We decided (ok, I decided)early on in the planning process that we will not get married at the foot of a traditional aisle. This union is about our family and we want them to play a very active role in the entire event. Instead, we will either get married "in the round" or in a square configuration, surrounded by the people we love the most. My major concern with our large group, (we are at 20 including us) is that having 25% of the attending population, standing in a tiny space would look utterly ridiculous. But being in the wedding party they will obviously walk down, because that's just what you do.

Our compromise? Everyone will enter (my fab girls escorted by the groomsmen) and at the "foot" of the aisle separate and go to their seats. They will stand remain standing until I enter and be seated with the rest of the guests. Dilemma 1 solved.

Example of ceremony seating courtesy of my friend and colleague Juliet of Green Orchid Events


Issue #2. Floral costs. So.... 9 girls + 2 mothers + 9 groomsmen + 2 father figures + 2 ushers= ALOT of flowers. I always knew that I was not totally wowed by the idea of bridesmaids bouquets. Don't get me wrong they are lovely, but nothing hurts my heart more than setting them aside shortly after I remove them from the girls lined up during my couple's first dance, to go keep the cake company. I just knew I could not do it. I haven't exactly figured out if I will be substituting another object in the absence of the florals,I'm considering these fluerette cocktail rings (picture below) but for the time being, I have total faith in my ladies being able to keep their hands occupied during the ceremony. I've never understood the logic anyway. Dilemma #2 solved.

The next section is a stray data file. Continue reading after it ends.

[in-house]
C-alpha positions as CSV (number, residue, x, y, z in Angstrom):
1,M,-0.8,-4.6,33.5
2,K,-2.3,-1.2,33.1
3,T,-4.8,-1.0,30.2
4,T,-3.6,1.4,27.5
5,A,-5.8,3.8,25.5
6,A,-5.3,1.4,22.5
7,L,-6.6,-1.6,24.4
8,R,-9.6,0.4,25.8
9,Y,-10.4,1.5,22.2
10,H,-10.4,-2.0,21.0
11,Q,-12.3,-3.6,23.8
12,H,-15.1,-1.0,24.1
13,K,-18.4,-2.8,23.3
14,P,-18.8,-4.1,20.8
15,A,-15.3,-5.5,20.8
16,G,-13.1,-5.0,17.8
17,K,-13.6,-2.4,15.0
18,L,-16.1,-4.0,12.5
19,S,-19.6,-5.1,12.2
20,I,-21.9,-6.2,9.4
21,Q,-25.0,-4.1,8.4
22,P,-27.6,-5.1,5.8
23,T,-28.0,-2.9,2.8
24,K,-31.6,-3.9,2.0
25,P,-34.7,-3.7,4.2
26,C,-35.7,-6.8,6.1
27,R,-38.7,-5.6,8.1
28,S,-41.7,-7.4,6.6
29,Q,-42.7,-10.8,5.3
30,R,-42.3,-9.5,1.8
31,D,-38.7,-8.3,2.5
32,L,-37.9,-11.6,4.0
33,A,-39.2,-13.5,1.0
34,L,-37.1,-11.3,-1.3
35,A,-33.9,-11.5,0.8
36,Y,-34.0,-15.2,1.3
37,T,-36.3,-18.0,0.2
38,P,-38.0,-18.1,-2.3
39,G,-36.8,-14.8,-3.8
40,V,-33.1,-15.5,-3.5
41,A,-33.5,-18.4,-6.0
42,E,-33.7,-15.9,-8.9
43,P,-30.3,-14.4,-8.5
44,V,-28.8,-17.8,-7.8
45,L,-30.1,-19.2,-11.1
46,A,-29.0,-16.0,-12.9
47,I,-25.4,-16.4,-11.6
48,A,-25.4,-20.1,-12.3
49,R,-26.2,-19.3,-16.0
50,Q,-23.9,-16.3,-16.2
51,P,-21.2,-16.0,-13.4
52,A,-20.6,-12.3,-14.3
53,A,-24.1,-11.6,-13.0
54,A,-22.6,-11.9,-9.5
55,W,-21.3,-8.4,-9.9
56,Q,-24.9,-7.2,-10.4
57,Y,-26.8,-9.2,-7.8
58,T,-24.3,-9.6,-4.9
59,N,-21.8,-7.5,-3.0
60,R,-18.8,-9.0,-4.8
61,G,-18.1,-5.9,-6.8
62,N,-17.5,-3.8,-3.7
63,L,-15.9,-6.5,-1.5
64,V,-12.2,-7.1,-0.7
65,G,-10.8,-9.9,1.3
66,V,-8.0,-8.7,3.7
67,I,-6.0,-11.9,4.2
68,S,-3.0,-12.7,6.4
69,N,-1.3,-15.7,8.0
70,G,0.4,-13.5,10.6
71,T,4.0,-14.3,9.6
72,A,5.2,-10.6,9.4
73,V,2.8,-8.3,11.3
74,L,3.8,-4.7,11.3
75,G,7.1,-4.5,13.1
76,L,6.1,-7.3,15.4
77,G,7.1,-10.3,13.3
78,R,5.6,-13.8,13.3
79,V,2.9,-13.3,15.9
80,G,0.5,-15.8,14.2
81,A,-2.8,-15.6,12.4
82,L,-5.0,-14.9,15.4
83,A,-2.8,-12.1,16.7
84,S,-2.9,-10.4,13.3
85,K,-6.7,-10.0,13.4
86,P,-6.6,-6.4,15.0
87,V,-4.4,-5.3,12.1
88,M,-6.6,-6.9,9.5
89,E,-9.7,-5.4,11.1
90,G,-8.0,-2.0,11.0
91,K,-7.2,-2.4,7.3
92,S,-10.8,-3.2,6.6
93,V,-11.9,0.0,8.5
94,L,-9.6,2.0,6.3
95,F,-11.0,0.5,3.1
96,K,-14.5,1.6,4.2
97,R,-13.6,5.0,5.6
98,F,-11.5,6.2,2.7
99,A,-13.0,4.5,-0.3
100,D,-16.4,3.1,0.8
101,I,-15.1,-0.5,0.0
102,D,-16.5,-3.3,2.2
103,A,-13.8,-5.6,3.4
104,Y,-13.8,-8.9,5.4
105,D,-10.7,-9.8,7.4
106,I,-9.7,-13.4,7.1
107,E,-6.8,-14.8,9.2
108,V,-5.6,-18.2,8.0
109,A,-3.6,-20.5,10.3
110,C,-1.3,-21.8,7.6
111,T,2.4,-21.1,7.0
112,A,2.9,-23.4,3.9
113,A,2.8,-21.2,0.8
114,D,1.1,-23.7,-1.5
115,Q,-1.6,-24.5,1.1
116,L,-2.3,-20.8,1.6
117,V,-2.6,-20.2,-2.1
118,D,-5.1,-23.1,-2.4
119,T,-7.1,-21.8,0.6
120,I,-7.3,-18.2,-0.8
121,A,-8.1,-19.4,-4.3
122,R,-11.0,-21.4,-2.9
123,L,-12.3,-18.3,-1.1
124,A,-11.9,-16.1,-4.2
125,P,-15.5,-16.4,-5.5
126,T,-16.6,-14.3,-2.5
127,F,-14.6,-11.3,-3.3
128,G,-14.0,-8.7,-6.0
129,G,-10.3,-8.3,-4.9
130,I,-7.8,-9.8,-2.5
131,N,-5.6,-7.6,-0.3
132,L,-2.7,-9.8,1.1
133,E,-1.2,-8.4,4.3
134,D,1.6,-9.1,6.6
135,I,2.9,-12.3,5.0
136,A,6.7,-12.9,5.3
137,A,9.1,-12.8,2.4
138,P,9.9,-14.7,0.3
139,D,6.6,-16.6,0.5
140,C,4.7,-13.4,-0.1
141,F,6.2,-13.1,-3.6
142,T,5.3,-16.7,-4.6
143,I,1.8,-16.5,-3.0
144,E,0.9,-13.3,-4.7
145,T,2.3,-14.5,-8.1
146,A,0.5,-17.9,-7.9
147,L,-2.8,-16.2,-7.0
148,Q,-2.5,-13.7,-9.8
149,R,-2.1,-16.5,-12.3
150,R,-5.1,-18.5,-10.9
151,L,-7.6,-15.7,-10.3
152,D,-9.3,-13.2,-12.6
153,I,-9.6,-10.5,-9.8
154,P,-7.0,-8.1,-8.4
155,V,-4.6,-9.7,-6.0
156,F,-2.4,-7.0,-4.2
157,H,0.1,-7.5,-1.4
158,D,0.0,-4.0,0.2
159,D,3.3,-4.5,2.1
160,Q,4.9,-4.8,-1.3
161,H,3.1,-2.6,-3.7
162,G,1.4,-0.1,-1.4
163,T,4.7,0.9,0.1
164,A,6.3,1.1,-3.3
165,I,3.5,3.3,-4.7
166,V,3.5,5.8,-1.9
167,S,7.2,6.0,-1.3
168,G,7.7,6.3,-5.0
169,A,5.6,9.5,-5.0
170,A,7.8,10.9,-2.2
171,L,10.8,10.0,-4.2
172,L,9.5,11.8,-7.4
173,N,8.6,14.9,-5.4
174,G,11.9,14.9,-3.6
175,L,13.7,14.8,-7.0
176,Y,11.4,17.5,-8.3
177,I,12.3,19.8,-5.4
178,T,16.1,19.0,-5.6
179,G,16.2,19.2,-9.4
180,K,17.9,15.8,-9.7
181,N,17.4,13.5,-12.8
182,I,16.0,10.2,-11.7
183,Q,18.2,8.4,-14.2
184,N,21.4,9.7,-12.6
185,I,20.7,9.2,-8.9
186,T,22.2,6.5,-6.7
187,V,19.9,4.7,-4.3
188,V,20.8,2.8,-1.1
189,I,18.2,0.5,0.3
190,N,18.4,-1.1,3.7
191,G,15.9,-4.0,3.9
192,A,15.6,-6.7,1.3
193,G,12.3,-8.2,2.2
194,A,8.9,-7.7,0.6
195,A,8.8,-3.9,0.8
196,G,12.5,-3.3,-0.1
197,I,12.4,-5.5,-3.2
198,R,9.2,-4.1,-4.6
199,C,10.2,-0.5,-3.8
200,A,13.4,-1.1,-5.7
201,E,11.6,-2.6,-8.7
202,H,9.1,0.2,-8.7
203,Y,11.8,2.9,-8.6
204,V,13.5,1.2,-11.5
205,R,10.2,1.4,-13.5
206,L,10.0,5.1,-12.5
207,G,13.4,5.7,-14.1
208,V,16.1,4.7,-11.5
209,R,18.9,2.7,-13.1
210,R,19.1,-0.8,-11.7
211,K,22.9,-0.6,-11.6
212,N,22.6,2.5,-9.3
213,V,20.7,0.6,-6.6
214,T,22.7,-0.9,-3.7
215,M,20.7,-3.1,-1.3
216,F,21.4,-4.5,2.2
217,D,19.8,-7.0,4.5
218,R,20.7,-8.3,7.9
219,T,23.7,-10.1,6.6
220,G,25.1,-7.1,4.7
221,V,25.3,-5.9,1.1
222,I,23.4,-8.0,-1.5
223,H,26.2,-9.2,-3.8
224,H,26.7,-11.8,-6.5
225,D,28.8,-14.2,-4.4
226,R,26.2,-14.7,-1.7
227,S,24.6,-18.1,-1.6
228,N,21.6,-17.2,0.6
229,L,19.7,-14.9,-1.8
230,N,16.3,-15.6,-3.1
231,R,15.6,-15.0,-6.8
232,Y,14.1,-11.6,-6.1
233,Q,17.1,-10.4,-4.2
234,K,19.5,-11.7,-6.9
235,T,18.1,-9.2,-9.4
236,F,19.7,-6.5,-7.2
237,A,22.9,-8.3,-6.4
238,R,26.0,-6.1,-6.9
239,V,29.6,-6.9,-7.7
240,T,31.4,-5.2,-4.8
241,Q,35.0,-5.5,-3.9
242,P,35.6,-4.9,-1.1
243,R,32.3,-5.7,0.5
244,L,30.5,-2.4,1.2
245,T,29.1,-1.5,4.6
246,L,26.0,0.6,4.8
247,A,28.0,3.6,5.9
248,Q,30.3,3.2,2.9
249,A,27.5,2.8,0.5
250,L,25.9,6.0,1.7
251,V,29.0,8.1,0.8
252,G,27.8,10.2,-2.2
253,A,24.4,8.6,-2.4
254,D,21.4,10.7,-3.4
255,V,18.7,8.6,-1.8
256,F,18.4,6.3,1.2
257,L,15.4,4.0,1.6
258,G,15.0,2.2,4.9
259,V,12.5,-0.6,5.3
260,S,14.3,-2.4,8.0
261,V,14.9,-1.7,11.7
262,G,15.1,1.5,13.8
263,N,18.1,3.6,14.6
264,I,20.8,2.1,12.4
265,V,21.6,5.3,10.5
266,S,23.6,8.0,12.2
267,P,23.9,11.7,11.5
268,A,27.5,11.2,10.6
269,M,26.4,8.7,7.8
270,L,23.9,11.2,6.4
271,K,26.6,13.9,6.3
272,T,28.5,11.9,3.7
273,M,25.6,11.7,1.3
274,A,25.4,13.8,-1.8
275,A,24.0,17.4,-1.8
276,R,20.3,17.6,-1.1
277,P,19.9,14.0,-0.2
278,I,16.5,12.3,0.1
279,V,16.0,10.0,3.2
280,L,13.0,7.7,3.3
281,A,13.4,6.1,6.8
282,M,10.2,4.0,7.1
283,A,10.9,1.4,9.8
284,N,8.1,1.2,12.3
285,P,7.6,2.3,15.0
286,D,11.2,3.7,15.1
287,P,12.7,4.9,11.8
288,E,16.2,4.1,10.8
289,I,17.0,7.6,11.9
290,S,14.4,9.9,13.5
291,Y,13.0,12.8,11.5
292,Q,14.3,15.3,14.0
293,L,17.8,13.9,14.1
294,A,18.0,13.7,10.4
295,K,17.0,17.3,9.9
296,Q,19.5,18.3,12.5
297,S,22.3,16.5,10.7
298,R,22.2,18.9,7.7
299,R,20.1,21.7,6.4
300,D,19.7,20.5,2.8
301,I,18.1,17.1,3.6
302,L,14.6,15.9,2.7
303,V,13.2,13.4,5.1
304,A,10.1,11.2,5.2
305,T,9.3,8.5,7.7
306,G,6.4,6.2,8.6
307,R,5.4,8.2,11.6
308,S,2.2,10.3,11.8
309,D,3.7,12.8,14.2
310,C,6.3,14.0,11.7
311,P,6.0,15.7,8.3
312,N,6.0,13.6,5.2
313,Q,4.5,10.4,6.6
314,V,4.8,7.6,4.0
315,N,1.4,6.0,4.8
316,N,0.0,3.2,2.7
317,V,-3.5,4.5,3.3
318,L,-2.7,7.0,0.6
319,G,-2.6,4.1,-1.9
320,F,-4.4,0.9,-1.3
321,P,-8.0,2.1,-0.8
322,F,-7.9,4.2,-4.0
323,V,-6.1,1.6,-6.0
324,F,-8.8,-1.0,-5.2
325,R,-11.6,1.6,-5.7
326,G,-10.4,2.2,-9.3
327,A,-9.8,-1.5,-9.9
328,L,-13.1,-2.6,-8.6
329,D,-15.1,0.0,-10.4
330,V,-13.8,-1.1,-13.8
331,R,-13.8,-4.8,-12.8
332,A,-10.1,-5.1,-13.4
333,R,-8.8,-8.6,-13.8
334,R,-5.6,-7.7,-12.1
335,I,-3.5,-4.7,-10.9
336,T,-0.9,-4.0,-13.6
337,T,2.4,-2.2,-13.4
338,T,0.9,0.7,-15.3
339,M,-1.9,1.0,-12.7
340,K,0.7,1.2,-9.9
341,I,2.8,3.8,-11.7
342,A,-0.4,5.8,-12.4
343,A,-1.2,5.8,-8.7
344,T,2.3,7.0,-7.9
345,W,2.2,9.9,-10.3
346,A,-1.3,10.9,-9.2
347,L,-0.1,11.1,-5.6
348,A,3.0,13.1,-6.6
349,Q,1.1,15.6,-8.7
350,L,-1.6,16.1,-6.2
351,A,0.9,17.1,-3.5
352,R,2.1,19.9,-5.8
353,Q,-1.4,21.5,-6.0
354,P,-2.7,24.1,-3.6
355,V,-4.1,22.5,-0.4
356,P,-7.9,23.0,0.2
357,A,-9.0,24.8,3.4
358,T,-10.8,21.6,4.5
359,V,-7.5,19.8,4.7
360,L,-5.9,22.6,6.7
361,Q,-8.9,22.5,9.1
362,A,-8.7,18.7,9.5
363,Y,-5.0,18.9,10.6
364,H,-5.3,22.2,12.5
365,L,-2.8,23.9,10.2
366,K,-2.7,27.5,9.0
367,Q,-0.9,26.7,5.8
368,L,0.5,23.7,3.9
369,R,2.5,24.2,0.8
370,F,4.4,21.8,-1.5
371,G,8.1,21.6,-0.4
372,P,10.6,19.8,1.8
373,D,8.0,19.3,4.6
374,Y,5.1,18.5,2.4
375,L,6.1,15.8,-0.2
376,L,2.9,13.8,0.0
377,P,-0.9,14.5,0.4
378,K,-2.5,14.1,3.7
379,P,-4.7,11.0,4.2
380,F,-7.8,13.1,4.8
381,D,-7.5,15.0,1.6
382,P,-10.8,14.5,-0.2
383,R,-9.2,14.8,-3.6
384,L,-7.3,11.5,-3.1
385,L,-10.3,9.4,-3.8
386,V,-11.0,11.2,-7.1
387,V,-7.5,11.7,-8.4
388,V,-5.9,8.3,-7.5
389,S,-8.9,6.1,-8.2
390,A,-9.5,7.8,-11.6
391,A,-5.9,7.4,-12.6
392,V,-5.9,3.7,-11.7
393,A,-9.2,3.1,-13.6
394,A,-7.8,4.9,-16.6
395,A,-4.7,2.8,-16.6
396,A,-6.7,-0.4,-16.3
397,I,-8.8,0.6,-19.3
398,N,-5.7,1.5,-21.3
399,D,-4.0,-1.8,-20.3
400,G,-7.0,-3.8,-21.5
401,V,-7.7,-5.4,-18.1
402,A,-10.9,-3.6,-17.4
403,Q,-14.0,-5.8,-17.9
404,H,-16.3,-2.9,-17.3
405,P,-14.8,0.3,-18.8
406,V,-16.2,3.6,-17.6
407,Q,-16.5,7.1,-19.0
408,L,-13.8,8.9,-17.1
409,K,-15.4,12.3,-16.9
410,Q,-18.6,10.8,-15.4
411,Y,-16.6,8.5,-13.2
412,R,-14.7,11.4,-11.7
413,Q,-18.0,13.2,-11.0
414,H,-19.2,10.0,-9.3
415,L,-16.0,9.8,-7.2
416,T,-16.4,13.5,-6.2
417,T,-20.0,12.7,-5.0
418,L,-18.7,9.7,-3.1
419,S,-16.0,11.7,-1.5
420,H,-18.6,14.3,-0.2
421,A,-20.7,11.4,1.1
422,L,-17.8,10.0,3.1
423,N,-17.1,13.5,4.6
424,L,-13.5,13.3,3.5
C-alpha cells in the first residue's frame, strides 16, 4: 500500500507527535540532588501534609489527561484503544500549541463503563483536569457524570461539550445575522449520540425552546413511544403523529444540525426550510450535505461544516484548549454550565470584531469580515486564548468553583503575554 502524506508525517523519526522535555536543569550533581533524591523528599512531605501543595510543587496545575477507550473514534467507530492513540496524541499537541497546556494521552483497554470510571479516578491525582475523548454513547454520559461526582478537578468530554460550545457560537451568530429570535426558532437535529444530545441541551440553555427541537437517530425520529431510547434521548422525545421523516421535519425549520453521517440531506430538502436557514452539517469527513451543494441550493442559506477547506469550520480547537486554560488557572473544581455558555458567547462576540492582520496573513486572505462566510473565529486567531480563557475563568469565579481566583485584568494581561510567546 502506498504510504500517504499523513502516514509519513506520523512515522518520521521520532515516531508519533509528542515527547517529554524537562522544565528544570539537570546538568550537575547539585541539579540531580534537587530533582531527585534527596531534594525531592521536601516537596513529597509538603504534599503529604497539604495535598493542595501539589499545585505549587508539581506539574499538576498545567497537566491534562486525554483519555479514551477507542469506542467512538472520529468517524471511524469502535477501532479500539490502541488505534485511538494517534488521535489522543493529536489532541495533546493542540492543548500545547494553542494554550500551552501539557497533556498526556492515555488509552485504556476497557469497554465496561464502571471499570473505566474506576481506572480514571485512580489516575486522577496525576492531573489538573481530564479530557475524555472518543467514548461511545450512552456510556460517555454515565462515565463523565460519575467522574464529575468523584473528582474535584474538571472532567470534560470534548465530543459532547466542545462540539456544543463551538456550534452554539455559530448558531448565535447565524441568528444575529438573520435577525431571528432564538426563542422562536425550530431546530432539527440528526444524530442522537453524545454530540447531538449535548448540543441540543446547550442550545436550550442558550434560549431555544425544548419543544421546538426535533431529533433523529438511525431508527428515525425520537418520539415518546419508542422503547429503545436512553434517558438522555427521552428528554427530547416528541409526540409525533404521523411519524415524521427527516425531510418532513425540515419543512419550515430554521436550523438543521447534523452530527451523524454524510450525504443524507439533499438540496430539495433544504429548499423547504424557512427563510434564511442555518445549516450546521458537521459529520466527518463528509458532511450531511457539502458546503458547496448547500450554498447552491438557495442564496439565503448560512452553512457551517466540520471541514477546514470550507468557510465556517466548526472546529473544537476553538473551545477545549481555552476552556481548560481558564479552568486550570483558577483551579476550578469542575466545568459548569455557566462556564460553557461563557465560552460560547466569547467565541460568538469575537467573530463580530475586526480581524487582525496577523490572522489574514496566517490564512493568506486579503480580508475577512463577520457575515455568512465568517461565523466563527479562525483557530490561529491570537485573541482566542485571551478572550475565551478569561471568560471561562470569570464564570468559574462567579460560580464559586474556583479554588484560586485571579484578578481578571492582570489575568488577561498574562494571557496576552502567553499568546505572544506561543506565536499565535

Fluerette Rings

Issue #3. Rehearsal Dinner. 30 people. Need I say more? Luckily Mama Charming has graciously offered to take care of this and we happily accepted. Dilemma #199 solved.

And because I would never tease you and end a post without atleast showing you what the girls will be strutting you go.


(Jim Hjelm Couture Alvina Valenta)


A Planner Plans: Get over yourself

These are the words that little voice in my head has played over and over and over again.

I design for a living. We plan events but we design desires. I have studied how to cultivate a vision into a day that is cohesive and "pretty". We're taught to soothe the senses with every event. So when it's your own the pressure is turned beyond high to produce.

The reality however, is this is not a production. It's our wedding. It's not a show stopping, must see, scalp tickets to type of event. If we didn't have all the "pretty" the emotion and the general feel of the day SHOULD remain the same. I have to remind myself of that on a daily basis. Some days are easier than others.

I want all the lovelies. I want to break out all the newness in my industry so my guests jaws will hit the floor. The truth is they are going to be awed regardless, because our wedding will not be like any they have seen. Breaking the bank won't make that any more or less true.